Noll said that when the phone company in the 1950s introduced the current seven-digit numerical dialing, it received protests from people who preferred the old system, which used names like “Webster” and “Olive” to denote the first few digits of a phone number. “They felt some prefixes noted a more upscale neighborhood,” he said.

It’s the very popularity of the 310 that is fueling the overlay plan. The PUC said about 5.32 million numbers have been used or are otherwise unavailable, and that 1.97 million are left.

Until recently, phone carriers have wanted the state to split the 310 -- letting the Westside keep its area code and giving 424 to the South Bay. But faced with opposition, the companies have now asked the utilities commission to consider the overlay.

Under the proposal, which the PUC is considering, the overlay would be automatically triggered whenever the number of unused 310 prefixes -- sets of 10,000 available phone numbers -- dips to six sets. There are currently eight unused prefixes, though officials aren’t sure how long it would take to drop to six.

But this plan is proving just as unpopular as the split idea.

“I don’t want to have to dial [11] numbers every time I make a phone call,” Chapek said.

His boss, Jon Eckstrom, was equally skeptical. He cited a classic episode of the TV show “Seinfeld,” in which Elaine gets stuck with Manhattan area code 646, which is an overlay of the more familiar 212 area code. That prompts a man to reject her for a date because he believes she lives in New Jersey, not Manhattan. Elaine ends up obtaining a dead neighbor’s phone number to get back a 212 area code.

“310 represents Santa Monica. 424 or other area codes wouldn’t,” said Jory Wolf, who oversees information technology and telecommunications issues for the city of Santa Monica. “If we wanted new numbers for the Fire Department, we might get an overlay number, which we think would be very confusing to people.”

Jack Leutza, director of the PUC’s telecommunications division, said that he understood people didn’t like change, but that they needed to appreciate that the shortage of telephone numbers was real.

“People really do not like to change numbers. But the need to split an area code means the area in question is growing, and it has got an active economy, and it demands more telephone numbers,” he said. “We’re really close to number exhaust.”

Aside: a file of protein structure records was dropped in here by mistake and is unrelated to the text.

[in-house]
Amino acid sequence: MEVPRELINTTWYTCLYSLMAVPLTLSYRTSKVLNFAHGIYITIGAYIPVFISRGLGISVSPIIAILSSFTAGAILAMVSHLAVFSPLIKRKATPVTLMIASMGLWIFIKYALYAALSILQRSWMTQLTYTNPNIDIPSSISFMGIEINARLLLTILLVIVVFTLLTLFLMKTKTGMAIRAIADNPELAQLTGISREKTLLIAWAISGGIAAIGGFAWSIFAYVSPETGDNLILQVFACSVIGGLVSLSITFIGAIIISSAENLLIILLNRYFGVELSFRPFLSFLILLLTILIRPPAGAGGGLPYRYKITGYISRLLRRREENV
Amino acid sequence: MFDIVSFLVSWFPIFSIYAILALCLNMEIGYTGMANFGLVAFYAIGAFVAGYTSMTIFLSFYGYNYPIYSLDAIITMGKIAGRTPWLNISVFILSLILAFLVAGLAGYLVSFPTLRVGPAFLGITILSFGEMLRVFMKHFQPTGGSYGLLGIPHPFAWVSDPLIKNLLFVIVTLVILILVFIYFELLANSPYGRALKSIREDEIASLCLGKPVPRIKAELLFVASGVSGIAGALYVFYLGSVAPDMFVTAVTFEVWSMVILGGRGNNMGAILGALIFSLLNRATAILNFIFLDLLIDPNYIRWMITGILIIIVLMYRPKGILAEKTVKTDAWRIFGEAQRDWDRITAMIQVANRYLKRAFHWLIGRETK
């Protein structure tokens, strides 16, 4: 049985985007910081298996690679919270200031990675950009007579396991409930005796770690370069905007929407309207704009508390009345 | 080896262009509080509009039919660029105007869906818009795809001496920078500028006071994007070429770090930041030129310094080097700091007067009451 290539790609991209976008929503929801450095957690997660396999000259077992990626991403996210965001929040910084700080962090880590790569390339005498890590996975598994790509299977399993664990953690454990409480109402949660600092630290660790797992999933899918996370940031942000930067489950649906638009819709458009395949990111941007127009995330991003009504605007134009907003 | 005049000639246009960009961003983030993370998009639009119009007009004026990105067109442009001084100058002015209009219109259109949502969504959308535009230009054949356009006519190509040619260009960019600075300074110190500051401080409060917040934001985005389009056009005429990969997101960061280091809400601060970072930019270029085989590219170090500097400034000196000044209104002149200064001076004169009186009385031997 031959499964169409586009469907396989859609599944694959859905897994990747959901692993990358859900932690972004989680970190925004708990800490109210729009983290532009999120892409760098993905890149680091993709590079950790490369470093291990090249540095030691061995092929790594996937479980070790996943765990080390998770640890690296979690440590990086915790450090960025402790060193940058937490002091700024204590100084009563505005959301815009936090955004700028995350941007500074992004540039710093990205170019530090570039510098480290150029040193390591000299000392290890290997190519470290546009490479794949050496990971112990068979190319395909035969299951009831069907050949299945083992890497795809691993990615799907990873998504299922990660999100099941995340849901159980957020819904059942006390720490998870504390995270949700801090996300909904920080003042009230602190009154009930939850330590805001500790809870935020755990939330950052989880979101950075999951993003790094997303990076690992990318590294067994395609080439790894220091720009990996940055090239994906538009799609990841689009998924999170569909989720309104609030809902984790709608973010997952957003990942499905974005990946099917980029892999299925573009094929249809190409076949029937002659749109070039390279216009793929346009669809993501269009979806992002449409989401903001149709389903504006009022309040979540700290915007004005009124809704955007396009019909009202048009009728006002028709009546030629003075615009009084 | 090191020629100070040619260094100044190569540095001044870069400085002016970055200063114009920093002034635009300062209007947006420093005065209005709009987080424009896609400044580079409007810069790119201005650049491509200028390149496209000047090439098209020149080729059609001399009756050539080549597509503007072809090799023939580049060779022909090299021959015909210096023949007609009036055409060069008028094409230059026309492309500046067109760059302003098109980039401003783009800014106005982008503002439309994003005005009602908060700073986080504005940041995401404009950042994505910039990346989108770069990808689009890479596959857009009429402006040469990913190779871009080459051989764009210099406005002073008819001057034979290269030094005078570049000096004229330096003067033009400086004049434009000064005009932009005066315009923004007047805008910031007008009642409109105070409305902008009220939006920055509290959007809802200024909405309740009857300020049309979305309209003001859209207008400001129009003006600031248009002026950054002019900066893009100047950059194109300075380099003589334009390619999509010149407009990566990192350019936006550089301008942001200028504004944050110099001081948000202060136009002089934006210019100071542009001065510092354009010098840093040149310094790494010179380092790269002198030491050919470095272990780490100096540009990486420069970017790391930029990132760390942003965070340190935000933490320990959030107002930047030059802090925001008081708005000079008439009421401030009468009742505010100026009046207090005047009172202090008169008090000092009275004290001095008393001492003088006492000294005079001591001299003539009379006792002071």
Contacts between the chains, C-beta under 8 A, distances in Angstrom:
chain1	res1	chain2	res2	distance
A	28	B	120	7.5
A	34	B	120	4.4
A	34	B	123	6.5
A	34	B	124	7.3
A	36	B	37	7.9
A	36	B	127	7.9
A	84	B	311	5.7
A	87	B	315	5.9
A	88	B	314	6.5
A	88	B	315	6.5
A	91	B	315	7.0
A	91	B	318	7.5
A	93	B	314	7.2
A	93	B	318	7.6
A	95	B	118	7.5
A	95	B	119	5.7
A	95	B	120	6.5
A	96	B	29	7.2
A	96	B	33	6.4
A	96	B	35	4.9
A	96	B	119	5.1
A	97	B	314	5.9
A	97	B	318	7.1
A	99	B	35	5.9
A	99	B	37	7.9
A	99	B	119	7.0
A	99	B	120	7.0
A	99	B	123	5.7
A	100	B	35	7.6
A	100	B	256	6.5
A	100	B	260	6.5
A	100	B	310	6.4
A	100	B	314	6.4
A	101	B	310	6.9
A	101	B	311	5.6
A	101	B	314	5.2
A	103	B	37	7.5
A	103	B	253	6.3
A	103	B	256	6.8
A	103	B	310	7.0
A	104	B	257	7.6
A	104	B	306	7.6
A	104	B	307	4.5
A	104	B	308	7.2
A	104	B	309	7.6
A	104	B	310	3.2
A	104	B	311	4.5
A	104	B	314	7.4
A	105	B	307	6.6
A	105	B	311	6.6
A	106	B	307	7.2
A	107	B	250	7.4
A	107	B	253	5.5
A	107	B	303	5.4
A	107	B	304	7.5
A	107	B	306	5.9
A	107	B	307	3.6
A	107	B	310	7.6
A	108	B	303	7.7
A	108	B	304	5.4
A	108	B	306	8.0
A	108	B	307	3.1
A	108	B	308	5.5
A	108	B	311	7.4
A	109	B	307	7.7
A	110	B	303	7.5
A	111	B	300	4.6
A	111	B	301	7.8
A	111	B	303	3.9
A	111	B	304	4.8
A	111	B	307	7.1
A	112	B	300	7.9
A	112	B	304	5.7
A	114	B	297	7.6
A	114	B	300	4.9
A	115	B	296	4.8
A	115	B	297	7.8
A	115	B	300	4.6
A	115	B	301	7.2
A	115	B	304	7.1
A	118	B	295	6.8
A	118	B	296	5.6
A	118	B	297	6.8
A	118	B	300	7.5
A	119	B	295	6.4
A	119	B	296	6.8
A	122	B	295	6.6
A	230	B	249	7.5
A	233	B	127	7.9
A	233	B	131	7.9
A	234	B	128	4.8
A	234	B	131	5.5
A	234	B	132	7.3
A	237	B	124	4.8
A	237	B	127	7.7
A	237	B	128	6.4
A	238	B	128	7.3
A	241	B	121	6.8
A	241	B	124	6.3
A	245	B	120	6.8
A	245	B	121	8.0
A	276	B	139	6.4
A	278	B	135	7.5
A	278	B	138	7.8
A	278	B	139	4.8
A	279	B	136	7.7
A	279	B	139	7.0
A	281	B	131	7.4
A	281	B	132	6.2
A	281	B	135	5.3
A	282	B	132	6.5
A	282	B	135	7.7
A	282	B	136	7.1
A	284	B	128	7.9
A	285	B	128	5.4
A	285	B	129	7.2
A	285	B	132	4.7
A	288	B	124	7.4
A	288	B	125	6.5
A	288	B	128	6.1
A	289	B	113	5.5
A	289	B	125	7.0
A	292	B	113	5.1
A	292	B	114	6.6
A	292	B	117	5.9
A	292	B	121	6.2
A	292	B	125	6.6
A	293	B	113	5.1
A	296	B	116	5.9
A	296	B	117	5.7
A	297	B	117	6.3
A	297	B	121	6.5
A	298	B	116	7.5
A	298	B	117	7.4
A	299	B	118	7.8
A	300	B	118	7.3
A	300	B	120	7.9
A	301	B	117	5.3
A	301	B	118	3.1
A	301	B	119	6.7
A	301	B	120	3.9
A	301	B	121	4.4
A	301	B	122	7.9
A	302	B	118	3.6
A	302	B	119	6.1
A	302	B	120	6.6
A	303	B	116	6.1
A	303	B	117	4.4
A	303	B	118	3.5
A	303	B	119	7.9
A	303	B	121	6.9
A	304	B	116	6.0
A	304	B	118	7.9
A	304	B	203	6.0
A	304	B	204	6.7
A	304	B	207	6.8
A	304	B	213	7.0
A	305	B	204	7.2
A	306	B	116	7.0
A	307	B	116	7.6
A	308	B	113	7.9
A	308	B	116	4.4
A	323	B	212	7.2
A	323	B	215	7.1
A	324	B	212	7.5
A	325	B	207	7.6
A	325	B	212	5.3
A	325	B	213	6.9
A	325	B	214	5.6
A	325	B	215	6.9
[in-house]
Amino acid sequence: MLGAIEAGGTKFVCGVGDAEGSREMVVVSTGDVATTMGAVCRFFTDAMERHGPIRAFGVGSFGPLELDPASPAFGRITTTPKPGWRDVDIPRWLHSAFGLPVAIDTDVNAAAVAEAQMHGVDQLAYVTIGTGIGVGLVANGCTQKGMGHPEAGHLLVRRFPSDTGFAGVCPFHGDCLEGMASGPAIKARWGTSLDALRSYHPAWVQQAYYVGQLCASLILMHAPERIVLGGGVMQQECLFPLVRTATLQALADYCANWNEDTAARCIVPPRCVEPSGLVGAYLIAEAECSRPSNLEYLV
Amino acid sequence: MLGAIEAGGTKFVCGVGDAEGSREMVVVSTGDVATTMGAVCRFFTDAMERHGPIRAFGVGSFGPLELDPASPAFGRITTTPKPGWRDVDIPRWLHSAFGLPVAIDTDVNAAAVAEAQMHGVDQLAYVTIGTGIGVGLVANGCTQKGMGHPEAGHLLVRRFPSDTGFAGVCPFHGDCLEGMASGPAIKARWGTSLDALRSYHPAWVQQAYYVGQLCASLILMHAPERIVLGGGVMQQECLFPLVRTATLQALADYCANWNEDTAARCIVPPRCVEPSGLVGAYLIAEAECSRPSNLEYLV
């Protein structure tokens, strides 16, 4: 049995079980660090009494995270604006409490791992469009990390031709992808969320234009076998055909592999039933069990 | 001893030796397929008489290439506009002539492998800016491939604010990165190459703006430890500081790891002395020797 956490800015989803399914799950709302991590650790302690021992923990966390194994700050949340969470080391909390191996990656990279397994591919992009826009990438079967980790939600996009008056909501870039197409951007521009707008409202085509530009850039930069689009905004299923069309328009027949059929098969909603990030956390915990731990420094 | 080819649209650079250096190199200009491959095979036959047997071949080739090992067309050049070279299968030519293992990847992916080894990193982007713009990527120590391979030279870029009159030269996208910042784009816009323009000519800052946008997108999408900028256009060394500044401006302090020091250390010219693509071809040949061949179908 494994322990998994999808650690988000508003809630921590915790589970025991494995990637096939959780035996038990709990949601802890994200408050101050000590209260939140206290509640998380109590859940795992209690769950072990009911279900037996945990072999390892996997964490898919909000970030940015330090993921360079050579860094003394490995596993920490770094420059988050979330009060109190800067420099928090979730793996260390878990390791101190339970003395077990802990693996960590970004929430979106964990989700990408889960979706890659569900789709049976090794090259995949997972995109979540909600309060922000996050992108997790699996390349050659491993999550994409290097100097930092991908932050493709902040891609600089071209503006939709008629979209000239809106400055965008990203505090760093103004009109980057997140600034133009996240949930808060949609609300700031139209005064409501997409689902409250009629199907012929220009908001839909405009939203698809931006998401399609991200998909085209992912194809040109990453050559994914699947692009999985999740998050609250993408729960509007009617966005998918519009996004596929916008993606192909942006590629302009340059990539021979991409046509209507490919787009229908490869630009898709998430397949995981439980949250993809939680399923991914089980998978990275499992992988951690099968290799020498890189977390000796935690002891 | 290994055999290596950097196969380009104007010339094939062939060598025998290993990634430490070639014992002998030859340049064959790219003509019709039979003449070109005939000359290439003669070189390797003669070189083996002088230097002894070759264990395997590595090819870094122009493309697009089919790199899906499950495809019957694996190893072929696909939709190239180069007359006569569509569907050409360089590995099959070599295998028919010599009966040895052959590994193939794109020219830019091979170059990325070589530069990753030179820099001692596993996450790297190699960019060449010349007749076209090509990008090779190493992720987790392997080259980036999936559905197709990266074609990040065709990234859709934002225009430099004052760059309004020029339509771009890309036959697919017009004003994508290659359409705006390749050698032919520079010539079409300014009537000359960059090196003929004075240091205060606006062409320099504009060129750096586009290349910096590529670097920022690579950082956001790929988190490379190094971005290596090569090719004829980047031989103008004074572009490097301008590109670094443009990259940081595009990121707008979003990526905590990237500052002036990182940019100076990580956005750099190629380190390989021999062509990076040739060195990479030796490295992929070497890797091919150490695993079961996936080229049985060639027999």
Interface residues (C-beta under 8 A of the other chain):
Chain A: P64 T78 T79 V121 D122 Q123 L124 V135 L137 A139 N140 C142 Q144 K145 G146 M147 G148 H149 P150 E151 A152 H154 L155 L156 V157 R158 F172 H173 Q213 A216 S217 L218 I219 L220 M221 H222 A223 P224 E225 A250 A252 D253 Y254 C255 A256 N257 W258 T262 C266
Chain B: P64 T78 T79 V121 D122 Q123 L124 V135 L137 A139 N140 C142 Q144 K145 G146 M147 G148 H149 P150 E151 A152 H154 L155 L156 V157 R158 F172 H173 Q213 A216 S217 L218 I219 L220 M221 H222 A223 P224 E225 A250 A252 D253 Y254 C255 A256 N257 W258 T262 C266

The overlay plan appeals to some in the South Bay who don’t want to lose the 310 area code altogether. One is Thomas Megallon, who owns 310 Tattoo & Body Piercing, which is at 310 W. Pacific Coast Highway in Wilmington and has a 310 phone number.

Even at conventions, he tries to get a 310 booth number.

“Everything is 310,” said Megallon, who proudly explained how it was easy for his customers to remember his address. “We made [the name] for the address number, so we came out perfect.”

There remains heavy skepticism that another area code is really needed. When the PUC moved to implement the idea in 1999, the South Bay and the Westside successfully fought it. Opponents were buoyed when officials revealed several months later that at least 3 million phone numbers were still available in the 310, and that phone carriers held on to an unknown quantity of phone numbers for future use.

“Lo and behold, the system was being gamed. There were plenty of numbers left,” said Redondo Beach City Councilman John Parsons, who has been fighting against a new area code since the late 1990s.

A coalition of South Bay cities has joined to oppose the overlay proposal, warning that because the state relies heavily on the industry to project its own demand for phone numbers, it could be easy for carriers to stockpile their supply and thus automatically trigger a new area code when it’s not needed.

They also support a bill by Assemblyman Mike Gordon (D-El Segundo) that supporters say would make it more difficult for phone companies to stockpile phone numbers. (The Assembly approved the legislation last week.)

Carriers insist the 310 can’t last forever.

Said T-Mobile spokeswoman Susan Lipper: “The finite nature of math is catching up with us.”